This is a partial transcript from "The O'Reilly Factor", February 4, 2004.

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BILL O'REILLY, HOST: In the "Impact" segment tonight, while other news programs hem and haw about political the race, "The Factor" does not. The no spin philosophy dictates straight talk. Senator John Kerry (search) is the likely opponent for President Bush because Kerry's getting the money now and the establishment has already begun to embrace him.

Look for Wesley Clark to drop out soon and endorse Kerry, opening up a spot for him as Secretary of State. Look for John Edwards to stay in, but he's looking more and more like the vice-presidential candidate.

With us now in the studio is Andrew Cuomo, a Democrat and editor of the book, "Crossroads: The Future of American Politics." And from Washington, Republican Congressman Roy Blunt, the House majority whip.

All right, so we're -- for the sake of this discussion, we're going to assume that it's Kerry that the GOP is going to have to deal with. How are they going to have to deal with him? Congressman?

REP. ROY BLUNT (R), MISSOURI: Well, I think that, you know, you're going to look at Kerry's record, his record on defense, his record on intelligence spending, his record in the Senate. And he comes across as a guy that I think is outside of the mainstream of the country. I believe that's the way the campaign will be joined. And there will be a clear difference in philosophy between he and the president. And it ought to be a great campaign.

The president's always said this was going to be a close election. And we've always believed it would be. And we look forward to the exchange of ideas that should occur in a Kerry-Bush match-up.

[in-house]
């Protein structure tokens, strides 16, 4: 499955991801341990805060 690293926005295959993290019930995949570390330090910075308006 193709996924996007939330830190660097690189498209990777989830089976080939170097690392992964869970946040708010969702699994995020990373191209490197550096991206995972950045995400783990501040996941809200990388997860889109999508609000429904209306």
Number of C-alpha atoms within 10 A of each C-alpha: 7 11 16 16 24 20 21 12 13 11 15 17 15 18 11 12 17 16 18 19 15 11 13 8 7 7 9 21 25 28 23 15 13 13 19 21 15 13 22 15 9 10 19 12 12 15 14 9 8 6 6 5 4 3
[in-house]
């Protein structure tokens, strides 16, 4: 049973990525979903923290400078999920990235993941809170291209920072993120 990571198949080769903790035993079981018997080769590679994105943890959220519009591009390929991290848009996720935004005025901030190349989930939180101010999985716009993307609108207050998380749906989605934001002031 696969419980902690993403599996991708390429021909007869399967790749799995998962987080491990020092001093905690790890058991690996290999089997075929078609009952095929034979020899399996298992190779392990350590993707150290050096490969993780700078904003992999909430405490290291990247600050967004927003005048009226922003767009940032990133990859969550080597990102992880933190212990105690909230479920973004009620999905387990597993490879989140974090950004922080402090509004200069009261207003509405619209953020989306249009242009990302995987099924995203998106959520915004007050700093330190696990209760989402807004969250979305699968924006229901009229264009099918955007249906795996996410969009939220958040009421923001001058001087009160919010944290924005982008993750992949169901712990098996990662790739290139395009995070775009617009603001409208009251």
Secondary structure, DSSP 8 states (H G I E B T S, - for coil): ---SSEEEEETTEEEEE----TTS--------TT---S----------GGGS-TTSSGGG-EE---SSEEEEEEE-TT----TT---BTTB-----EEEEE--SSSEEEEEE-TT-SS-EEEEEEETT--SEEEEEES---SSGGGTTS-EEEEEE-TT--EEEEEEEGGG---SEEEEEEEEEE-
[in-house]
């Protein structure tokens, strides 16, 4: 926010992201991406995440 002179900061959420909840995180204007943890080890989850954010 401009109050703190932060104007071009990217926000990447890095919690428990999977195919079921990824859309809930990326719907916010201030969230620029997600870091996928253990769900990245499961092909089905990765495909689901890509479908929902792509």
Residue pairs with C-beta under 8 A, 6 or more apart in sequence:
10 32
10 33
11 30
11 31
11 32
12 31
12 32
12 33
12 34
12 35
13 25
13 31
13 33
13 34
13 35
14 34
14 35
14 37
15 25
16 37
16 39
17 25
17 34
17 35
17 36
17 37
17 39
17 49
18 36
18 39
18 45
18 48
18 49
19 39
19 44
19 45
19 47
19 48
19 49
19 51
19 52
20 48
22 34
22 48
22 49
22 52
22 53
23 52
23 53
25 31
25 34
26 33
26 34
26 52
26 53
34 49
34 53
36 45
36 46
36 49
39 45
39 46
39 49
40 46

O'REILLY: All right, how hard are you going to go after the liberal aspect of the senator's record? Are you going to run commercials showing him and Ted Kennedy (search) embracing? How hard are you going to go after that?

BLUNT: Well, you know, that'll be a campaign outside of the campaign that members are involved in. But I think the only way you can talk about his record is to talk about a liberal record.

You talk about the decisions he made about intelligence spending, about defense spending, that led us into some of the situations we are today. His desire to reverse tax relief for Americans.

And that's the record. And that's the record that will be talked about by the media and the Bush campaign, I'm sure.

O'REILLY: All right, congressman. Now Mr. Cuomo, you know that the Republicans are going to try to get a classic conservative-liberal race because according to the research, only 19 percent of Americans say they're liberals, where 36 percent say they're conservative. So in that kind of a race, the conservatives have a big advantage.

ANDREW CUOMO, FMR. CLINTON ADMIN. OFFICIAL: Yes, no, I understand that, Bill. And on your opening premise that John Kerry's the likely candidate, I would say he's the likely candidate, but I would also say look, there's a lot of twists and turns here. And it's not over until it's over. But he's doing extraordinarily well.

I think if the Republicans get into one much these personal assassination campaigns, they're going to make a mistake. If they're going to start to say, look, he's a liberal and he is a label and we're conservatives, that's not going to work. I think the reason why the John Kerry candidacy is resonating, and by the way, John Edwards and General Clark, is because people are unhappy with the way the country is going.

O'REILLY: It's only resonating among Democrats.

CUOMO: No, no, no. You have a CNN poll that said that Kerry beats Bush. Edwards beats Bush.

O'REILLY: Yes, Dukakis was 17 points up.